- Gauge of jobs currently plentiful rises to highest since 2008
- Cutoff date for Conference Board confidence gauge was Aug. 13
Consumer confidence climbed more than forecast in August to the second-highest level in eight years as Americans held more favorable views of the labor market.
The Conference Board’s index rose to 101.5 this month from a revised July reading of 91, the New York-based private research group said Tuesday. The gauge exceeded the highest estimate in a Bloomberg survey of economists, whose median forecast was 93.4. The cutoff date for the survey was Aug. 13, before the recent stock-market sell-off.
Americans remained emboldened by job gains, cheaper gasoline and rising home prices in the period leading up to a slump in stock prices as global financial markets took a turn for the worse. The risk for the economy is that households will reassess their spending plans as they wait for evidence the U.S. expansion can withstand such shocks.
“People are recognizing that labor markets have become pretty healthy,” said Stephen Stanley, chief economist at Amherst Pierpont Securities LLC in Stamford, Connecticut. Still, “the worst of the turbulence has happened long after these surveys were filled out. If you took the survey again today, you would imagine the results would be a little softer.”
August marked the second-highest sentiment reading since the same month in 2007. Estimates in the Bloomberg survey ranged from 89 to 96.5. The Conference Board’s gauge averaged 96.9 during the last expansion and 53.7 during the recession that ended June 2009. Responses received by the Conference Board after the mid-month cutoff data are used to produce revisions and are published the following month.
Among other reports Tuesday, new-home sales rose 5.4 percent in July, the most this year, according to the Commerce Department. An S&P/Case-Shiller index of property values rose 5 percent in the 12 months ended in June after similar year-over-year gains in the previous three months.
Demand for new properties is likely to keep expanding amid strong employment, low borrowing costs and a lack of available existing homes from which to choose. The improving outlook may spur more residential construction, contributing to the economic expansion in the second half of the year.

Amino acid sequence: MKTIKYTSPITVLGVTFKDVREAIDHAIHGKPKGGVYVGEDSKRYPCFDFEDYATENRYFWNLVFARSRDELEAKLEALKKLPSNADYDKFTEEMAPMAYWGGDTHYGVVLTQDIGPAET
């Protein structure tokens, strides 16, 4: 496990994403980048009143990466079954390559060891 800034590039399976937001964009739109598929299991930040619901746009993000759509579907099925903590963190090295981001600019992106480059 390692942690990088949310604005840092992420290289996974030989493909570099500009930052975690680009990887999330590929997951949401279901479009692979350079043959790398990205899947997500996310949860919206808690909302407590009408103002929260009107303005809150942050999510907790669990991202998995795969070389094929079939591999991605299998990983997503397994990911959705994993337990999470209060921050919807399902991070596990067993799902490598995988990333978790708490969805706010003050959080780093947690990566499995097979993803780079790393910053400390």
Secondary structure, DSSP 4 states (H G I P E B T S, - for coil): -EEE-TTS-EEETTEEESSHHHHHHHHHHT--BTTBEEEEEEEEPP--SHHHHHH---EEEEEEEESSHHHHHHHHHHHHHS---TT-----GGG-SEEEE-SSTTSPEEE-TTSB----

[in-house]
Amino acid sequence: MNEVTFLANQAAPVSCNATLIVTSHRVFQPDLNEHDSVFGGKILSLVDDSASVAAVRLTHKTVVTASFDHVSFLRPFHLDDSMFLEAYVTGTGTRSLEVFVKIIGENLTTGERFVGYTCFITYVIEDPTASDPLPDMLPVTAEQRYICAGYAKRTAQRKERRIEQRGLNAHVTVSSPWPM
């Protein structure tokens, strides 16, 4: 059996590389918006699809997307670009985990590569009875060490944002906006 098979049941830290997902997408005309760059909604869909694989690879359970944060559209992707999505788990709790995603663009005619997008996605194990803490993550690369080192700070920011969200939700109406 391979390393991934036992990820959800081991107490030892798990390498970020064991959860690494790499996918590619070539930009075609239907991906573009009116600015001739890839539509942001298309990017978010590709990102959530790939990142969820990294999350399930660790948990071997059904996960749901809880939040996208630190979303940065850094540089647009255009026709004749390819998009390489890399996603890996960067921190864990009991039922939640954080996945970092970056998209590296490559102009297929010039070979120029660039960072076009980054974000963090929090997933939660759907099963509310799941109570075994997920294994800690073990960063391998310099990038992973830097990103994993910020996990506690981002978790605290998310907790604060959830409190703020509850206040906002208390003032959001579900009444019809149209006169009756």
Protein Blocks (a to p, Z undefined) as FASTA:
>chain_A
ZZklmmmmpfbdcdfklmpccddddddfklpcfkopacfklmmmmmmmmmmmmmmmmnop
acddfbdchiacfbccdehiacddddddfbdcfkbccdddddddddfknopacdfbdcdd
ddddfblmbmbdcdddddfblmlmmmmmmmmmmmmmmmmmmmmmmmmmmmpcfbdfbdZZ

The Conference Board’s gauge of present conditions was the strongest since November 2007, reflecting more upbeat assessments about the labor market. The share of Americans who said jobs were plentiful climbed to the highest level since January 2008. The share of those saying employment is difficult to find dropped to a more than seven-year low.
“Consumers’ assessment of current conditions was considerably more upbeat, primarily due to a more favorable appraisal of the labor market,” Lynn Franco, director of economic indicators at the Conference Board, said in a statement. “The uncertainty expressed last month about the short-term outlook has dissipated and consumers are once again feeling optimistic about the near future. Income expectations, however, were little improved.”
The share of Americans expecting an increase in incomes dropped in August to the lowest this year.
The index of consumer expectations for the next six months rose to 92.5 from 82.3 in July.
The Conference Board’s data showed Americans’ assessments of future labor-market conditions also picked up. The proportion of consumers expecting more jobs to become available in the next six months rose to 14.6 percent from 13.7 percent in July.
Rocky market conditions may yet weigh on consumers’ spirits. As of Monday, more than $5 trillion had been erased from the value of global equities since China unexpectedly devalued the yuan on Aug. 11, a rout that has investors questioning whether the U.S. can hold up in the face of weaker economies abroad.
Economy-watchers are speculating on whether the volatility will prompt the Federal Reserve to delay raising interest rates. In addition to its dual mandate of full employment and price stability, the central bank will likely weigh market conditions in its decision.
The fundamentals of the economy should lend some stability to the picture. Payrolls have climbed by an average 211,000 a month this year, while the unemployment rate lingers at a seven-year low, Labor Department data show.
Faster wage gains would go a long way in boosting Americans’ confidence, though they’ve remained stubbornly restrained. Average hourly earnings climbed 2.1 percent in the year ended July, within the same narrow channel that employee pay has tracked since the recovery.